Brief Fact Summary. The Plaintiff, Barnwell Brothers, Inc. (Plaintiff) challenged a state law prohibiting the operation of trucks on state highways as an unconstitutional burden on interstate commerce.
Synopsis of Rule of Law. A state law placing width and weight limitations on trucks operating on state highways does not impose an unconstitutional burden on interstate commerce so as to violate the United States Constitution’s (Constitution) Commerce Clause.
Since the adoption of one weight or width regulation, rather than another, is a legislative and not a judicial choice, its constitutionality is not to be determined by weighing in the judicial scales the merits of the legislative choice and rejecting it if the weight of evidence presented in court appears to favor a different standard.View Full Point of Law
Issue. Does a state law imposing restrictions on weight and width of trucks that use state roads violate the Constitution’s commerce clause?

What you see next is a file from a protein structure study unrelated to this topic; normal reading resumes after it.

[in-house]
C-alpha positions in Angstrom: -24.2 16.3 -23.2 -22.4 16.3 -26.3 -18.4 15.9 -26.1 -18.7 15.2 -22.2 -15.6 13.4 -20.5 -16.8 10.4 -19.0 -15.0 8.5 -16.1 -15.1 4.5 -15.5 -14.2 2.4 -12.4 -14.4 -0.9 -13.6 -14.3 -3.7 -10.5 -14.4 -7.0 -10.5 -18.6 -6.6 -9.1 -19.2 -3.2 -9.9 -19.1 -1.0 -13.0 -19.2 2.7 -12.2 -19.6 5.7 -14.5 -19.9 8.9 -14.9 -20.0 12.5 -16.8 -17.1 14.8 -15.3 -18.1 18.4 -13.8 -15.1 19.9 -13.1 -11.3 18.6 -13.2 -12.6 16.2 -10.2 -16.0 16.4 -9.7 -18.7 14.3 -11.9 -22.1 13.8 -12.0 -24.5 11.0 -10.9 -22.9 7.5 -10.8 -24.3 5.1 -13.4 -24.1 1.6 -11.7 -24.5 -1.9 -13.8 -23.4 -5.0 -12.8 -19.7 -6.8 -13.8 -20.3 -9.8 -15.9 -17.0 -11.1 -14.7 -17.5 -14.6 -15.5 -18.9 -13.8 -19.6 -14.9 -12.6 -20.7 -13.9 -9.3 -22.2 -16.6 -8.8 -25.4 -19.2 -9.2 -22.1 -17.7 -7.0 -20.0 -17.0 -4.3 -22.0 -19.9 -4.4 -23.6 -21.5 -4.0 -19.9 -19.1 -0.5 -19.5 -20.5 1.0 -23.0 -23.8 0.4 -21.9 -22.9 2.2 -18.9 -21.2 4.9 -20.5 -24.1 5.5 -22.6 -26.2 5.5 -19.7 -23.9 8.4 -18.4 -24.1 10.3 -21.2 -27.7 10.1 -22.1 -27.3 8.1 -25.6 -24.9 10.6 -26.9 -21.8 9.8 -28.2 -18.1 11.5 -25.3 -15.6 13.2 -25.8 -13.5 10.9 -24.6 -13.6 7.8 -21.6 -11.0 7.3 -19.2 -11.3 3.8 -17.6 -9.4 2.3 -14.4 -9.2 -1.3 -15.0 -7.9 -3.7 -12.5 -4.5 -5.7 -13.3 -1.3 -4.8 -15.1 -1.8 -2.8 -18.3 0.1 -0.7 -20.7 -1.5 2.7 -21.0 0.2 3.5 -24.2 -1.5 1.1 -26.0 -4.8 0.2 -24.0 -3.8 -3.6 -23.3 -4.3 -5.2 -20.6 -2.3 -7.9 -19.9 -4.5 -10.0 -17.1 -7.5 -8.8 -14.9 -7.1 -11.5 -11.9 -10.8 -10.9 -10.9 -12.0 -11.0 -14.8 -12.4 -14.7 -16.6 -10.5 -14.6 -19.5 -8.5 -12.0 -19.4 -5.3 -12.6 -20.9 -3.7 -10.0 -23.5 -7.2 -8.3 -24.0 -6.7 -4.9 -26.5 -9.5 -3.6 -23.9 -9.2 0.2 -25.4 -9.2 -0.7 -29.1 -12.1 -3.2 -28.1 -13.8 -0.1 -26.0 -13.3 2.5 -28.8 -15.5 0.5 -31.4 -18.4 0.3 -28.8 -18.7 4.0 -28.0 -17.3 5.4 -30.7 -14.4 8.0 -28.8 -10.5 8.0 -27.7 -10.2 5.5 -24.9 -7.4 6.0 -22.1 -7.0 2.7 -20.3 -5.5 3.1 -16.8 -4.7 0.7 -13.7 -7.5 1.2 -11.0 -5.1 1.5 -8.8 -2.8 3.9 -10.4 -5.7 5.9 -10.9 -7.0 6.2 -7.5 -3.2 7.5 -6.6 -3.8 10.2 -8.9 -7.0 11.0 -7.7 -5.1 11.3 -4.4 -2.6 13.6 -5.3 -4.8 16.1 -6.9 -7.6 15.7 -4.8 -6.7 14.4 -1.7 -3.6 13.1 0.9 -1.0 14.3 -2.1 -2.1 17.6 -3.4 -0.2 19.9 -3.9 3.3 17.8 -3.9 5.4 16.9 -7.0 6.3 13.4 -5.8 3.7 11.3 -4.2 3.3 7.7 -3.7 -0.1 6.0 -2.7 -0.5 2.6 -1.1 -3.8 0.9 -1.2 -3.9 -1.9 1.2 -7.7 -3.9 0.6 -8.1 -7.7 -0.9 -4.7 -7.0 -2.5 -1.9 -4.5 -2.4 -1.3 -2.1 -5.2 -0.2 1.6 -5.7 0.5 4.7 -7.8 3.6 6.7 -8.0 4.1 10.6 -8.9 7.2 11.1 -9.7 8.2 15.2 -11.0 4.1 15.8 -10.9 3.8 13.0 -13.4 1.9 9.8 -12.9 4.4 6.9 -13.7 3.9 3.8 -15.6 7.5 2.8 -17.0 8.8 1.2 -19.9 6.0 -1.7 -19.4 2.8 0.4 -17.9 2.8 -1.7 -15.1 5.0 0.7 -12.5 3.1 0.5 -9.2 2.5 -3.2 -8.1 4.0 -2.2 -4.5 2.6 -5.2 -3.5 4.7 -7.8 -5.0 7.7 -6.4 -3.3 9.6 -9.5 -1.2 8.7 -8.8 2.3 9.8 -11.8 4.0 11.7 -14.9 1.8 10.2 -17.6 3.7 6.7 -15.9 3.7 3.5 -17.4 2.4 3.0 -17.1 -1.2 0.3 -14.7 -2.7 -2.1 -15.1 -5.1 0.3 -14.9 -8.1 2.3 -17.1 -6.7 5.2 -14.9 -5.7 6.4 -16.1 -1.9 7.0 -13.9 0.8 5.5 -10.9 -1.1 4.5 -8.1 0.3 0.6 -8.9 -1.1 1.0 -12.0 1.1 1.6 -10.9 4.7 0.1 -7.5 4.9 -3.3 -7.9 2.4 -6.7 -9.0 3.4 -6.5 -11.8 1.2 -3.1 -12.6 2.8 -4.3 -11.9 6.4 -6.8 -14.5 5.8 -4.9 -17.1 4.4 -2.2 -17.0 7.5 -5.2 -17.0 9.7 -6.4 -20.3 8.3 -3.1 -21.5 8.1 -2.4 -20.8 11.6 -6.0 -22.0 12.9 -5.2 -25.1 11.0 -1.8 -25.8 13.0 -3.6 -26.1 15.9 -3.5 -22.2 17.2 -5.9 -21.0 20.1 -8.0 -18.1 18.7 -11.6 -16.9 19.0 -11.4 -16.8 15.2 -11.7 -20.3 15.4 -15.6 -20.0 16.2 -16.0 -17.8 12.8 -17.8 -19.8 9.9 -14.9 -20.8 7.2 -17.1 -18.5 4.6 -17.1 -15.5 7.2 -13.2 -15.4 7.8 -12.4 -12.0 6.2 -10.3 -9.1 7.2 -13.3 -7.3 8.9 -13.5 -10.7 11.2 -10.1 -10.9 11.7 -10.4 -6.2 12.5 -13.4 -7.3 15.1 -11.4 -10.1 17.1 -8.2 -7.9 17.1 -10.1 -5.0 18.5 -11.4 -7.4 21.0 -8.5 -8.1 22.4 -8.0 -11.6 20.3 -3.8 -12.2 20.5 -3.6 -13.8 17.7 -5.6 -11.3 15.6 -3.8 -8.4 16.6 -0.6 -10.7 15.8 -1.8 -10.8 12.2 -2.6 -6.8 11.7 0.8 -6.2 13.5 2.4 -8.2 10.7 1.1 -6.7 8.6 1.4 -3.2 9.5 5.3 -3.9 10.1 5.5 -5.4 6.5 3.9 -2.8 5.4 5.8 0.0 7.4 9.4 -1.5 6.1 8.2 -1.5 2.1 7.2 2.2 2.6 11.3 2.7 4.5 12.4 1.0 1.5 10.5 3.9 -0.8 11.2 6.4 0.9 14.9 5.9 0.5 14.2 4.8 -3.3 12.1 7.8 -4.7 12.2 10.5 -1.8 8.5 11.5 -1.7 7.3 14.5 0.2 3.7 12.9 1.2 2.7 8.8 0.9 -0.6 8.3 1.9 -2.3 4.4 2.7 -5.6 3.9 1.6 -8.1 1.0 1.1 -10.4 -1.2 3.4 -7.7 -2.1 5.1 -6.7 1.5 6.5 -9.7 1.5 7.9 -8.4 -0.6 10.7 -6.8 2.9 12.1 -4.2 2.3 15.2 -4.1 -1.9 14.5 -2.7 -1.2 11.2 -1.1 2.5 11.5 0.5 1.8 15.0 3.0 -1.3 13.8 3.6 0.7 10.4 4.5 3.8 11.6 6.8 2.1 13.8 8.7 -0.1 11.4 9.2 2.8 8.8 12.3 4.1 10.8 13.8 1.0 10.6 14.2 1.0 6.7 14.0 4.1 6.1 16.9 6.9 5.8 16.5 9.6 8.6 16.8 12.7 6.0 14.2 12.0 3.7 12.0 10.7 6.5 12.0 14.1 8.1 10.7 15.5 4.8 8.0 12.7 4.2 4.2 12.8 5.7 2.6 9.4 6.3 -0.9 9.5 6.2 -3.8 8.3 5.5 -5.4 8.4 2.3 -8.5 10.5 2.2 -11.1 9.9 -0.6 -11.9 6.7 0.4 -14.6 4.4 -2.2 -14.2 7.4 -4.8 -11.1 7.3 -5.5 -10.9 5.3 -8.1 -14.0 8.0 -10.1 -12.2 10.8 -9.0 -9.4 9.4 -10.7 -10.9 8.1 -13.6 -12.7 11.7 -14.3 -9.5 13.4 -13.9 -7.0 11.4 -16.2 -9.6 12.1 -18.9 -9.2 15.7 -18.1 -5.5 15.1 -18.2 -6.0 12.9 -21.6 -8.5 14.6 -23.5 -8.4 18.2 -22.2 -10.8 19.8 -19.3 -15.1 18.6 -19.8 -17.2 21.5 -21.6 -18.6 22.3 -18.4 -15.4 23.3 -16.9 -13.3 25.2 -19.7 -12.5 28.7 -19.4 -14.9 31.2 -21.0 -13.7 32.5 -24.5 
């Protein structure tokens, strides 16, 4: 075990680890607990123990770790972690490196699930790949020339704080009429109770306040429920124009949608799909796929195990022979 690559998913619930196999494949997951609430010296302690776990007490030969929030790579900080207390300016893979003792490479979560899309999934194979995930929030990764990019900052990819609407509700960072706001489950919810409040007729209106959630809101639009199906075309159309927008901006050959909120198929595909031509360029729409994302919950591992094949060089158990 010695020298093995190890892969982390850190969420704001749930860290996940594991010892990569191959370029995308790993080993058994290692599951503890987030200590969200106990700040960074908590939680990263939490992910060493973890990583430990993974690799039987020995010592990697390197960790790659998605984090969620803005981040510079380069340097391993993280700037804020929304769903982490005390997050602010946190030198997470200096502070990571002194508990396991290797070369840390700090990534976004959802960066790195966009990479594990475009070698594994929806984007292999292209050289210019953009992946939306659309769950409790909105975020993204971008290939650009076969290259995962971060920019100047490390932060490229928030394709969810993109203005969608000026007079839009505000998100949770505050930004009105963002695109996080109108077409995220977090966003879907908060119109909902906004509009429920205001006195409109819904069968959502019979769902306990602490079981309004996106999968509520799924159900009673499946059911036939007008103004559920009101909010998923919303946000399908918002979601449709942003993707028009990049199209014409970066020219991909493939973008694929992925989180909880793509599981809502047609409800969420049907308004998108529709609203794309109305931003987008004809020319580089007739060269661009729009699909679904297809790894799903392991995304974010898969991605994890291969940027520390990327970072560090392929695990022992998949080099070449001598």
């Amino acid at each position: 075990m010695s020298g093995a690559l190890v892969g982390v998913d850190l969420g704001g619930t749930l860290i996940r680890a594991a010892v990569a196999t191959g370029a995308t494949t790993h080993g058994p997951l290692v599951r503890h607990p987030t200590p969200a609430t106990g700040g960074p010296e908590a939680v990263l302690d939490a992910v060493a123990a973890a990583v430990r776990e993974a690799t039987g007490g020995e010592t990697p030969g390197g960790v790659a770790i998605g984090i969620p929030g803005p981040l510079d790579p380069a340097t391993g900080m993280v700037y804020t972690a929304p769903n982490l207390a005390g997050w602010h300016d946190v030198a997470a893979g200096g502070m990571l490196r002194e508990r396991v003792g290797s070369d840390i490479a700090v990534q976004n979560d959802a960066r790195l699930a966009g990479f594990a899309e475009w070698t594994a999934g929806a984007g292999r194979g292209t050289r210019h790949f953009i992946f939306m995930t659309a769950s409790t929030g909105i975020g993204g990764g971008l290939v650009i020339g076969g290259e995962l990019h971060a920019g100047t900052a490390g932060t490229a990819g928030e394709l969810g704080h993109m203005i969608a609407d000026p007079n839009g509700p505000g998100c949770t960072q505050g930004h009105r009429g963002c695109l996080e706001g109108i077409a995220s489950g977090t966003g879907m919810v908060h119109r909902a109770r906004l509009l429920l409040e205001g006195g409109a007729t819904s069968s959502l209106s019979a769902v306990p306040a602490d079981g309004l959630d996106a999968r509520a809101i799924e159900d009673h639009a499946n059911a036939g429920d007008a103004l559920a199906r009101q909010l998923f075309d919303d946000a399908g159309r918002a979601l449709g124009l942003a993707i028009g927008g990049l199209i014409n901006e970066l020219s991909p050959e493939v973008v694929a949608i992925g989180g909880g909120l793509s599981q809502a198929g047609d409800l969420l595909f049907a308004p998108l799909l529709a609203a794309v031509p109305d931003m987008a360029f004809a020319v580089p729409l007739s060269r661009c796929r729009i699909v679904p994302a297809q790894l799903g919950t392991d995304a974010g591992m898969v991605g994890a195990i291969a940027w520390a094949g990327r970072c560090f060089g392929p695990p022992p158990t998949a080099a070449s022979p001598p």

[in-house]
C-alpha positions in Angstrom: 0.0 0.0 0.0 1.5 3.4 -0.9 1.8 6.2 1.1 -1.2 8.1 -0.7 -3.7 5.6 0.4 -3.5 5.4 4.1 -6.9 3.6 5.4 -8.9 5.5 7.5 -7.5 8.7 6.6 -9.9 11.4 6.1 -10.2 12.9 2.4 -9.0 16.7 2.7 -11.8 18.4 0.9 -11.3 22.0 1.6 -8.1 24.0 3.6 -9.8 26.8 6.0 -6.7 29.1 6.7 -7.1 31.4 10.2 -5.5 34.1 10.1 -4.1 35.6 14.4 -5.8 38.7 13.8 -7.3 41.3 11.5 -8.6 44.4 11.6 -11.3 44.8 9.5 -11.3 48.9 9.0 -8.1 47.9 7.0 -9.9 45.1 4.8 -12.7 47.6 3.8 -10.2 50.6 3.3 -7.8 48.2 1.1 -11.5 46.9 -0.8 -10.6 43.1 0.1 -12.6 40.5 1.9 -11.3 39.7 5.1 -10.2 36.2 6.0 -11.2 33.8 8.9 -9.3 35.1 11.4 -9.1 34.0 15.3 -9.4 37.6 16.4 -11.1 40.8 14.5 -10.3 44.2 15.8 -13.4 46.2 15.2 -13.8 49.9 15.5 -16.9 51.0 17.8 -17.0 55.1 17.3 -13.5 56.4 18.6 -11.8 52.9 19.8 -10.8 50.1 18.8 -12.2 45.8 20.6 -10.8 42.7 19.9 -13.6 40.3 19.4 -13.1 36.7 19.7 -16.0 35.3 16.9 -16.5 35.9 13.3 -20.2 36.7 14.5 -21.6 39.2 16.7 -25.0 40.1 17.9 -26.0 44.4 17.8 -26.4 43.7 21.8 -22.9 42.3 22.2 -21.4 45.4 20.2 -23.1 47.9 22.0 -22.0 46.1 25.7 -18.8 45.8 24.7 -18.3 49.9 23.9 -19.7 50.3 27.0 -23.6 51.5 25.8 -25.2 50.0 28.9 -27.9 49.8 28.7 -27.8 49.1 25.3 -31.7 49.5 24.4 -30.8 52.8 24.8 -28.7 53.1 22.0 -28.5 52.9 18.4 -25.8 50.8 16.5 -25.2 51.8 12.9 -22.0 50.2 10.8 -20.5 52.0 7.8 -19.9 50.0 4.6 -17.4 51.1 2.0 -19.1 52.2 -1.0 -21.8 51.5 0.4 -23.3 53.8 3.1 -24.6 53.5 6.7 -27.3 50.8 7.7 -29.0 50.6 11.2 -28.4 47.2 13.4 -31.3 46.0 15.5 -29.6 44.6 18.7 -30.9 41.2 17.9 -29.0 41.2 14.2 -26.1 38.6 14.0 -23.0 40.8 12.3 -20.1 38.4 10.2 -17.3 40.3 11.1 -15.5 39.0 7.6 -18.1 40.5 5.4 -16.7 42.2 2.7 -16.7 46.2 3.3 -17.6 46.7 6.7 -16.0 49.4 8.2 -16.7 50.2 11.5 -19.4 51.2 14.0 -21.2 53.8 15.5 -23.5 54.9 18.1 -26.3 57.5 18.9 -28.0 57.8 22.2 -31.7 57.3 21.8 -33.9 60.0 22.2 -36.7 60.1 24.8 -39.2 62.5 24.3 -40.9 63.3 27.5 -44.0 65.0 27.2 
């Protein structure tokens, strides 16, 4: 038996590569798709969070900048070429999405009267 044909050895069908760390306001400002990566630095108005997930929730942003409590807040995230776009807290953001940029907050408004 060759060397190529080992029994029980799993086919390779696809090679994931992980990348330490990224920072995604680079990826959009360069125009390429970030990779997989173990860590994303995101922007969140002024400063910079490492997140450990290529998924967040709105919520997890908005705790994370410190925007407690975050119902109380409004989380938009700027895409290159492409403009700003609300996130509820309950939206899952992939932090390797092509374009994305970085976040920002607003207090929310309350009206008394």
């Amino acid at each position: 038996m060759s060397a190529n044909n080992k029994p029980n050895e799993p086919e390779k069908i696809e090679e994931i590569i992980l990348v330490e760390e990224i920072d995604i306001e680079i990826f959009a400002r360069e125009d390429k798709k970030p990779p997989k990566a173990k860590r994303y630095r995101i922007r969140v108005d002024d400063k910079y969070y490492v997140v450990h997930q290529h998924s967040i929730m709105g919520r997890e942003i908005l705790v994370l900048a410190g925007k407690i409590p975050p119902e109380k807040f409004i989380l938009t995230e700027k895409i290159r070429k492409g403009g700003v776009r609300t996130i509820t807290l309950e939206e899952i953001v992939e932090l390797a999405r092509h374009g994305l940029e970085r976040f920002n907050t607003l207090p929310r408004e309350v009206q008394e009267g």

Held. No, state regulations limiting width and weight of trucks operated on state highways does not violate the Constitution’s commerce clause. The Supreme Court of the United States (Supreme Court) first pointed out that Congress decided not to regulate the weight and width of motor vehicles and left that power to the States. The Supreme Court also recognized that South Carolina had a great local concern in passing its regulations. Further, since South Carolina’s regulations were nondiscriminatory, they were appropriate.
Discussion. The state has a primary and immediate concern in taking care of their highways. The state may impose nondiscriminatory restrictions with respect to the character of motor vehicles moving in interstate commerce as a safety measure and as a means of securing the economical use of its highways. The regulatory measures taken by South Carolina are within its legislative power and they do not violate the Constitution’s commerce clause.